December 19, 2016 / 8:08 PM / a year ago

Calpers to reduce equity investments by 7 percent over 2 years

Dec 19 (Reuters) - The California Public Employees’ Retirement System announced on Monday it will restructure its $300 billion portfolio to invest less in global equity and private equity and more in real assets, inflation and liquidity asset classes.

CalPERS Chief Investment Officer Ted Eliopoulos said the board considered the recent volatility of the market, along with the fund’s 68 percent funding status and negative cash flow, when it made the decision. The changes will take place over the next two years.

The global equity asset class will see the largest change of a 5 percentage point reduction from 51 percent to 46 percent of the overall portfolio. Private equity will be reduced from 10 percent to 8 percent in order to reduce some of the risks in the fund, said Eliopoulos.

Real assets, such as real estate and infrastructure, will be increased by 1 percentage point from 12 percent to 13 percent of the overall portfolio. The inflation and liquidity assets classes will increase by 3 percentage points from 6 percent to 9 percent and 1 percent to 4 percent, respectively.

“The inflation asset class took most of the trading activity to complete those purchases,” said Eliopoulos.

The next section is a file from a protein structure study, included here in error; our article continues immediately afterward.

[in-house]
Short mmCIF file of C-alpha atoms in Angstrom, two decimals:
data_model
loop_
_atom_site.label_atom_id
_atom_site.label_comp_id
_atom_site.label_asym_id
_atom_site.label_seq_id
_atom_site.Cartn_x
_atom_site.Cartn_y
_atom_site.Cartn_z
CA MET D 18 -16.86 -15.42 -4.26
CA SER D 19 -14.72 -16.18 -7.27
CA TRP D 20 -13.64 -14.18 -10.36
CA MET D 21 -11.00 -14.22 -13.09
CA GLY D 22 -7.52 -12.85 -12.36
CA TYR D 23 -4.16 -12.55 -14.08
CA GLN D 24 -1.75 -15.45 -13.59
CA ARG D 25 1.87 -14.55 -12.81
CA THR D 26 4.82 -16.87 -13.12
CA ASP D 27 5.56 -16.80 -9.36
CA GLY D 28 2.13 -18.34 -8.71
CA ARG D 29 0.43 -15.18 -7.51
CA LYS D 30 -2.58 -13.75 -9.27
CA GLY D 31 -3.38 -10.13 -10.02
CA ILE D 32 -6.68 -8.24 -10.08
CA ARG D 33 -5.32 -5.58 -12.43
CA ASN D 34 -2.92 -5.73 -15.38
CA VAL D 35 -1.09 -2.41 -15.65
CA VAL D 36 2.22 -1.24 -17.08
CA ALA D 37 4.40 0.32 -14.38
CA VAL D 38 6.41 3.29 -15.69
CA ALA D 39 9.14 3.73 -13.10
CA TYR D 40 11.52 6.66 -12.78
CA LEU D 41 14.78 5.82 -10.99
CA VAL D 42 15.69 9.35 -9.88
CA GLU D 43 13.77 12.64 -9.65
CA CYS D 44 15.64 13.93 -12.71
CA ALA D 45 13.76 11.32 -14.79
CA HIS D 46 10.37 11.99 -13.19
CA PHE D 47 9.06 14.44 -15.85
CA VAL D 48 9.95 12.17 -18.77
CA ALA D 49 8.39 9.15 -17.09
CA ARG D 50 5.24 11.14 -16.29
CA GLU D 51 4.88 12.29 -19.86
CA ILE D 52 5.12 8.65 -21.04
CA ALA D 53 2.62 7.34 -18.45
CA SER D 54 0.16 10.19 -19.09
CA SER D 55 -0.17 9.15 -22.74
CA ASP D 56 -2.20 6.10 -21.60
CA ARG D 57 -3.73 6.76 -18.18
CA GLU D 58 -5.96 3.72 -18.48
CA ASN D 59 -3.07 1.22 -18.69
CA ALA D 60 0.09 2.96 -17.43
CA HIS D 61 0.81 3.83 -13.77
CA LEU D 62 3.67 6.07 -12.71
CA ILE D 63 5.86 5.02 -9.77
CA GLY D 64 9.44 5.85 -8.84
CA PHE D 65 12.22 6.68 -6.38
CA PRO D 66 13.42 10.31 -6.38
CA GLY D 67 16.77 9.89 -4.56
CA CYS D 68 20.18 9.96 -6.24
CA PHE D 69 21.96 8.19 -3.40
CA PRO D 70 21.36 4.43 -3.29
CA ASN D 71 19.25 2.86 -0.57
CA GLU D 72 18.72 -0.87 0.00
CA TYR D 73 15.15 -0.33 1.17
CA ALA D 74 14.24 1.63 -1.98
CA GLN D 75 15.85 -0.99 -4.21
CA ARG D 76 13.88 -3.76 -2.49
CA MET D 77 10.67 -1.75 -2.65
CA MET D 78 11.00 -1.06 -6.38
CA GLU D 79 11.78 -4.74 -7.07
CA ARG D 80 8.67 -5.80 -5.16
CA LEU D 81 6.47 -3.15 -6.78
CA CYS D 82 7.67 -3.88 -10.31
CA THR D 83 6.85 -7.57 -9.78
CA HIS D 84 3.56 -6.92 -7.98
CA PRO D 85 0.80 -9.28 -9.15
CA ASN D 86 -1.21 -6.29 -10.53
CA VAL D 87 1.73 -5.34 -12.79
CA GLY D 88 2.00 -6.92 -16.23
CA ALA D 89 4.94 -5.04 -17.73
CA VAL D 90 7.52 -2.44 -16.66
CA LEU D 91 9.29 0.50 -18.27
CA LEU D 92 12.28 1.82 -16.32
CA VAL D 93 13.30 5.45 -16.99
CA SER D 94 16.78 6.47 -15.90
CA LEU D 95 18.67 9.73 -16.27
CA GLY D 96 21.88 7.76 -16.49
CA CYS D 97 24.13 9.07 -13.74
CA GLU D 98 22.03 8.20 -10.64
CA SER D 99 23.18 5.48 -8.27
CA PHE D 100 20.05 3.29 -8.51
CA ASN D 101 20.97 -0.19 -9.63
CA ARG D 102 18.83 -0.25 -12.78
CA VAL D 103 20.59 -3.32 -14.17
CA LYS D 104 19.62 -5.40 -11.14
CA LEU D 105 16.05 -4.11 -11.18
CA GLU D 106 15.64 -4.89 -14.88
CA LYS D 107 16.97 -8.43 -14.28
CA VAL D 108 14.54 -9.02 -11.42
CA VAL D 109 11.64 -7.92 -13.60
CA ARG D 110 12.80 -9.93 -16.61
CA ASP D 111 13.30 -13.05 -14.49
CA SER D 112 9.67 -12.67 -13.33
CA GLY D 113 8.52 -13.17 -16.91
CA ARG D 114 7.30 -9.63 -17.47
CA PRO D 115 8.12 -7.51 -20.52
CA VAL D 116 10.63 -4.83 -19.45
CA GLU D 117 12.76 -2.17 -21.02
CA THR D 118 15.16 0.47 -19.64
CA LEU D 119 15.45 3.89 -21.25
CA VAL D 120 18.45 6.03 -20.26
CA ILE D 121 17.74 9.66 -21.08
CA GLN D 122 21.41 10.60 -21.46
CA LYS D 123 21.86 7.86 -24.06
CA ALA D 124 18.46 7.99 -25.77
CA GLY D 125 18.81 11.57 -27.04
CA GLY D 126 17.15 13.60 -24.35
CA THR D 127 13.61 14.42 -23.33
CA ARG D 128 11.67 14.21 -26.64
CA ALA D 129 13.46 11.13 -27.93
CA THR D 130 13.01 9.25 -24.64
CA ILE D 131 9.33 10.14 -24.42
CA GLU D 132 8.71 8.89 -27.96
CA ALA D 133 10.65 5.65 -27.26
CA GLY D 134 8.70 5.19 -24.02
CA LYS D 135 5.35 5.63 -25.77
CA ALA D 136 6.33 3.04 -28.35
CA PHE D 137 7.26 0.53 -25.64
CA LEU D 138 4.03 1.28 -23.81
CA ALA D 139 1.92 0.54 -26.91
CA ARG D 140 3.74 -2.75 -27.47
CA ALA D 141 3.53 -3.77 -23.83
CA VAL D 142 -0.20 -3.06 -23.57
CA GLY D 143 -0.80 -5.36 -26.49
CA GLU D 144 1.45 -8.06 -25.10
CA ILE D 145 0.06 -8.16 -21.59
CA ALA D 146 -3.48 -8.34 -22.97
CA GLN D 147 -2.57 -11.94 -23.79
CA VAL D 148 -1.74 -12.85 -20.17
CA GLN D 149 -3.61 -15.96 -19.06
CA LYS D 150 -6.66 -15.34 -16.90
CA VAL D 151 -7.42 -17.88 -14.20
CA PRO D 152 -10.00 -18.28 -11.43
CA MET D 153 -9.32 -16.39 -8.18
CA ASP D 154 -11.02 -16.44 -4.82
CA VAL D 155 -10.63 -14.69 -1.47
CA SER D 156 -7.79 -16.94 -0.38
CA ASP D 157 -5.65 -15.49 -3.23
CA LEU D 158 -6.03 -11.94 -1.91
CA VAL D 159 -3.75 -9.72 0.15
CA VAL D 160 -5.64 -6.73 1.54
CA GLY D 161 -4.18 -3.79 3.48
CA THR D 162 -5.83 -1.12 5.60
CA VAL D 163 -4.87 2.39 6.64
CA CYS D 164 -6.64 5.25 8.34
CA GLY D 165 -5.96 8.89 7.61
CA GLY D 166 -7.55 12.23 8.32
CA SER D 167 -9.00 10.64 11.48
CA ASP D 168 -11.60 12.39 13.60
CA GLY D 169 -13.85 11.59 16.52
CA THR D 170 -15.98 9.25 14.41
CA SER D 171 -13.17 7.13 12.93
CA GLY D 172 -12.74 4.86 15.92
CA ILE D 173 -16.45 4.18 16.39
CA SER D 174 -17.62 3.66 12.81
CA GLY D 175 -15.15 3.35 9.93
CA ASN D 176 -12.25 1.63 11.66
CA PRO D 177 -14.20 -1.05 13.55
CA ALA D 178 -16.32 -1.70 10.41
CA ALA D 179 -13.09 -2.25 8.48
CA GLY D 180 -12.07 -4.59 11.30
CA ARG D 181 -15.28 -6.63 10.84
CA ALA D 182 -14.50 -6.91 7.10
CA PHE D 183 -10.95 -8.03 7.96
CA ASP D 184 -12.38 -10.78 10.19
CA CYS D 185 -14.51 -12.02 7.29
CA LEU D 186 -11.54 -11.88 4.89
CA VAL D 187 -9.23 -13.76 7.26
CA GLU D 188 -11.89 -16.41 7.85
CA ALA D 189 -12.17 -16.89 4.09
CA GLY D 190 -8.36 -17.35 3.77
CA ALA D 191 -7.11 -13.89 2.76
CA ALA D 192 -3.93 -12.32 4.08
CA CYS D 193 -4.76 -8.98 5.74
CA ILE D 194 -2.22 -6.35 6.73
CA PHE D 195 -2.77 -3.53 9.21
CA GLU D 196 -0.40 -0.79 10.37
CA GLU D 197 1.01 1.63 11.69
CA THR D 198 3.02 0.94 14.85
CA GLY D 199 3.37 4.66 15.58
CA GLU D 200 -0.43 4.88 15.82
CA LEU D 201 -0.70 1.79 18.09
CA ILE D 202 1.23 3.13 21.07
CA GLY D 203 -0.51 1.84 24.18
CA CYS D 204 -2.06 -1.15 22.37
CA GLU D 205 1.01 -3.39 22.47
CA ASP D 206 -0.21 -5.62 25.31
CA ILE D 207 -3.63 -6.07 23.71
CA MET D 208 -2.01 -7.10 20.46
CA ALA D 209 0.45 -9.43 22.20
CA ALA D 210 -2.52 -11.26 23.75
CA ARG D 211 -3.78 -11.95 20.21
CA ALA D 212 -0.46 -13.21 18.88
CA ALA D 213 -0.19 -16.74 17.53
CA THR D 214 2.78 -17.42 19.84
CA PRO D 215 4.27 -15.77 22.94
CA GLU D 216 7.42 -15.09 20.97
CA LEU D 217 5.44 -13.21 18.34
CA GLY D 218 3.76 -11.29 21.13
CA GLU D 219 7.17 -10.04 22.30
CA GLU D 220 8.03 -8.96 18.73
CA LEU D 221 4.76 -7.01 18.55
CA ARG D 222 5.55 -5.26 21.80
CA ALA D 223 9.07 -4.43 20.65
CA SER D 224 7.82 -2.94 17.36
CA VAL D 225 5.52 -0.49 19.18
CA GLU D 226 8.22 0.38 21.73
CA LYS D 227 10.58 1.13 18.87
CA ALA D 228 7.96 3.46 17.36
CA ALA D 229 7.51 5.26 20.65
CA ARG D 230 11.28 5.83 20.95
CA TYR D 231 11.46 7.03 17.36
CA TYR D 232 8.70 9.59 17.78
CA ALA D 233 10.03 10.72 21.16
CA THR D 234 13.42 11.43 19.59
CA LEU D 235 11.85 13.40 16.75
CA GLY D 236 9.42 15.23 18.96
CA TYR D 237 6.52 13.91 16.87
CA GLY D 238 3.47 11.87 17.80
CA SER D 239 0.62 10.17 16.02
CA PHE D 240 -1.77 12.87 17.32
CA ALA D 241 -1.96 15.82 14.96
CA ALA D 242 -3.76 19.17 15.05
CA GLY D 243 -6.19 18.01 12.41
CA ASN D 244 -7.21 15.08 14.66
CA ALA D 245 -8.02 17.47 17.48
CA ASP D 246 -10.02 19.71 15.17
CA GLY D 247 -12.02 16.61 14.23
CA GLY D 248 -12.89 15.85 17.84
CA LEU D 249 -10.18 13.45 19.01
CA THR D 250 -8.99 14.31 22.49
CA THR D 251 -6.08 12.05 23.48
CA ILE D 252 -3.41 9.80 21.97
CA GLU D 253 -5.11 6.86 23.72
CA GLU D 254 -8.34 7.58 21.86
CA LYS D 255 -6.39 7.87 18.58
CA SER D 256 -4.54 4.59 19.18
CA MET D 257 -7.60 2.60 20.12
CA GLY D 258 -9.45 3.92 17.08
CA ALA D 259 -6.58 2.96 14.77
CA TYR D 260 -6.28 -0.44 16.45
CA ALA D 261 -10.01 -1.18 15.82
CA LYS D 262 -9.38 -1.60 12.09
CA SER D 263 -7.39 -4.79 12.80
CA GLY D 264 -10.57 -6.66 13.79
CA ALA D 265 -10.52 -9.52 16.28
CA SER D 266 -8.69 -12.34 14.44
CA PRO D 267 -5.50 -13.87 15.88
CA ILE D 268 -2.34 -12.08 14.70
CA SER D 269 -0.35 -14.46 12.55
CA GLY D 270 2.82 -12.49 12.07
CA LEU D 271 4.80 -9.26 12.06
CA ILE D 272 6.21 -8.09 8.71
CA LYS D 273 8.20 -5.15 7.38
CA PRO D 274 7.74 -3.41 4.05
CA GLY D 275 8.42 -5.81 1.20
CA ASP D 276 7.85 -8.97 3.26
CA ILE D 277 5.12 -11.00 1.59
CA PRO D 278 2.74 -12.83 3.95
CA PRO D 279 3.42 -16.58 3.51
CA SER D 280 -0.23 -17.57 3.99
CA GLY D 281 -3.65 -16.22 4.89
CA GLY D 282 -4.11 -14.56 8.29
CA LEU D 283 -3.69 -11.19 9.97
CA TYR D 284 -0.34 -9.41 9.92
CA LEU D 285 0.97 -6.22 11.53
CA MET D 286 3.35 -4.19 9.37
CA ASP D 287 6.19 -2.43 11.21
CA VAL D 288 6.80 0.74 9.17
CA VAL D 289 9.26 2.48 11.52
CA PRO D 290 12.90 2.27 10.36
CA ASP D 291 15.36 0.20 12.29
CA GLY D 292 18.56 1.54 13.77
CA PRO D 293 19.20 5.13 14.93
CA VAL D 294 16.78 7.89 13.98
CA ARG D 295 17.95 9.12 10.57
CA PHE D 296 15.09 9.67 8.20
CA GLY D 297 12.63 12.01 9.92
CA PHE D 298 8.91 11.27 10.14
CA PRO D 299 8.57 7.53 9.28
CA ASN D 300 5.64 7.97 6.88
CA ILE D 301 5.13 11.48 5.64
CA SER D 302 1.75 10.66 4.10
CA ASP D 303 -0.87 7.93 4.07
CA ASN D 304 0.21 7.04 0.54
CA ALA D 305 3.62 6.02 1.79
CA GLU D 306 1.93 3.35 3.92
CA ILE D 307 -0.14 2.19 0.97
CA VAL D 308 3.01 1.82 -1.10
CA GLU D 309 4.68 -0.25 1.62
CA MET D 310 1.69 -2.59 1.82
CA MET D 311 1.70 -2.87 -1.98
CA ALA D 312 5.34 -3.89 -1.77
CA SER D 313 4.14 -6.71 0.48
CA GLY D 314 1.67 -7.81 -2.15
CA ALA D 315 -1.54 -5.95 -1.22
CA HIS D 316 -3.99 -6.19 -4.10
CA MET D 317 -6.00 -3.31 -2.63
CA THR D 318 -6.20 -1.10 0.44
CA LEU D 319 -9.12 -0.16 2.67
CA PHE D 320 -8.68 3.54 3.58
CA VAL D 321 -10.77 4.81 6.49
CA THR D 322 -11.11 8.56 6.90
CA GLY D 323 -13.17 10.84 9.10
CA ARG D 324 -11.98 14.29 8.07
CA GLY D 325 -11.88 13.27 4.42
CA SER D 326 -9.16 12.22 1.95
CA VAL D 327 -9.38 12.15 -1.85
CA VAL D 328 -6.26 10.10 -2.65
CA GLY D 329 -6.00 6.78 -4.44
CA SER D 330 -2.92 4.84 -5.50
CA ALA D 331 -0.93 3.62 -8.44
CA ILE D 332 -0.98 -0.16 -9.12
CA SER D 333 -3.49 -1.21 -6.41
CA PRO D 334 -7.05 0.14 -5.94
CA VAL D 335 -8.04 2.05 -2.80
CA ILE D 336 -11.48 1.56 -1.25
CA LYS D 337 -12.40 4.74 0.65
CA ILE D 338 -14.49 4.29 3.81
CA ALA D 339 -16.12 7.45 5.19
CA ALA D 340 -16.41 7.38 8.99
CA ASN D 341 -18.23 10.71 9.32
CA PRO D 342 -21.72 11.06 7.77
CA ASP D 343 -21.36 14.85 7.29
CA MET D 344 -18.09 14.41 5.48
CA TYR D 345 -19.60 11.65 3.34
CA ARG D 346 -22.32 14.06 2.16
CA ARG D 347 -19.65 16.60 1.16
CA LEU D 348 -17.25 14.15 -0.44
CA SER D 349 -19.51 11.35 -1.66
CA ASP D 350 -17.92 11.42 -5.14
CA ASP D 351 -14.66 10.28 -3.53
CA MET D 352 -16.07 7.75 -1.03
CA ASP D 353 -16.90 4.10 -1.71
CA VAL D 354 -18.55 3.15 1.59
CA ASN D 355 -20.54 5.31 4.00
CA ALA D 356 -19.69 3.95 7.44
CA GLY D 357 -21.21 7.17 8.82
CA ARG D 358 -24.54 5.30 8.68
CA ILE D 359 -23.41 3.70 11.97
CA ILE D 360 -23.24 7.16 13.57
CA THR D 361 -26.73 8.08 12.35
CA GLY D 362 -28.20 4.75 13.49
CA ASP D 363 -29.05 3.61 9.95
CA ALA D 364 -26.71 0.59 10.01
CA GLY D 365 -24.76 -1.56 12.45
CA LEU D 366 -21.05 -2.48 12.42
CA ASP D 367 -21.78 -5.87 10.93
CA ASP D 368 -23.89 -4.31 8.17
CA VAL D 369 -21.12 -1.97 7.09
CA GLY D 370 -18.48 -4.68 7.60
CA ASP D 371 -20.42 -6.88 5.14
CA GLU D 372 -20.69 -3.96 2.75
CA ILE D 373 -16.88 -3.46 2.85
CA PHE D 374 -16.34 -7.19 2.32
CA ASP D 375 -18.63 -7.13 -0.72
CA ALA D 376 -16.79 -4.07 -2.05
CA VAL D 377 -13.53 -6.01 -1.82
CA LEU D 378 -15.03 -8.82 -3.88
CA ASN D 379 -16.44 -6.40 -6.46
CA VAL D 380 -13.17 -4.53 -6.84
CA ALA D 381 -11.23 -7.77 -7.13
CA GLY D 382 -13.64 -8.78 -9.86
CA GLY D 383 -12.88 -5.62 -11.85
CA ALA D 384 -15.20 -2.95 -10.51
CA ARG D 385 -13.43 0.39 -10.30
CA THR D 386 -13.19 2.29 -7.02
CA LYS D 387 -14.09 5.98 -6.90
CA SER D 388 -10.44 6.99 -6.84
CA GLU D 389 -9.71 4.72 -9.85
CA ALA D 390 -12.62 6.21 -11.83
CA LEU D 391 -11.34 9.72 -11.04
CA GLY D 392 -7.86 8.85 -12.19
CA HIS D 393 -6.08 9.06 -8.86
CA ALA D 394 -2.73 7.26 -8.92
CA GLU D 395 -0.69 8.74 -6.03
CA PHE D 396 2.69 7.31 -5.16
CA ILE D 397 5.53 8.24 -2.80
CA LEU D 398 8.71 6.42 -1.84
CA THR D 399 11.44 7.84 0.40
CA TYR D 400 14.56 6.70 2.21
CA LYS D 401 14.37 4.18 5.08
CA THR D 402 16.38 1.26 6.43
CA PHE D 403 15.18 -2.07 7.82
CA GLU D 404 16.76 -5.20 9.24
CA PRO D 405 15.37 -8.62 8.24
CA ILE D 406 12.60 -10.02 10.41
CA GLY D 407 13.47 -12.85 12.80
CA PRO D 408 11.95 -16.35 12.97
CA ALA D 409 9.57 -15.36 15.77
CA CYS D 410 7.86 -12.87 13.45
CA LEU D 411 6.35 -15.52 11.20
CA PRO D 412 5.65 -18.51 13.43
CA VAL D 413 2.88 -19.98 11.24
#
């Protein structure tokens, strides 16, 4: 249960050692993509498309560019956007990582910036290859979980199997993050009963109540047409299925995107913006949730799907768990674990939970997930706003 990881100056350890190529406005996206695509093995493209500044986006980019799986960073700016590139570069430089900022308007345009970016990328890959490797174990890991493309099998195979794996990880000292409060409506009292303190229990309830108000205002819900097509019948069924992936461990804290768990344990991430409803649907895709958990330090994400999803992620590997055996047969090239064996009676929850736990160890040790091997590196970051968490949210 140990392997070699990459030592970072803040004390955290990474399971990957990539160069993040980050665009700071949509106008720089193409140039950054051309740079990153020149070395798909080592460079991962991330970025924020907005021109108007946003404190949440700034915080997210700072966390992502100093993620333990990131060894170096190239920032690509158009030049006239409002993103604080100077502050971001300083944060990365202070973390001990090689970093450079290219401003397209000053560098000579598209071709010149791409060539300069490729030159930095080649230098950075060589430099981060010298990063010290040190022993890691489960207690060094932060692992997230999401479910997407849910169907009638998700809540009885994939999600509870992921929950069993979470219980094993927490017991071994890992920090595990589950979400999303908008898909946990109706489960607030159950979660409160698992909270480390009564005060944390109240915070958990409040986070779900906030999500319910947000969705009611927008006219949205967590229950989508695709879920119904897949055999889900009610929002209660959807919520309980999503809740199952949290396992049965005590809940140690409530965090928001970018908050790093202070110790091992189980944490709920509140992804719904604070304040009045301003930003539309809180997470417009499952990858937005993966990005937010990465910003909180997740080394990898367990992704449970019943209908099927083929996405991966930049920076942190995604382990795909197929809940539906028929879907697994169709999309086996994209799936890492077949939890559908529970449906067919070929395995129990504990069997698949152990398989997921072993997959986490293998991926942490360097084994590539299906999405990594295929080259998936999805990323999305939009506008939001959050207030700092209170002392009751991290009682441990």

Much of the discussion over why the board had decided to change its investment priorities occurred during a closed meeting earlier this year. Board Member J.J. Jelincic requested minutes from that meeting be released to the public.

“I just think the members really deserve to know the decision we made, why we made the decision. It is their money,” Jelincic said on Monday.

CalPERS, along with most public pension funds across the country, has struggled to achieve their investment goals in recent years. CalPERS returned 0.61 percent last year, compared to its 7.5 percent assumed rate of return.

In November, Eliopoulous said that the fund needed “to be prepared to address a much different policy environment, new economic and investment challenges and opportunities and be ready to adjust, act, and govern ourselves accordingly.” (Reporting by Robin Respaut; Editing by Chizu Nomiyama)

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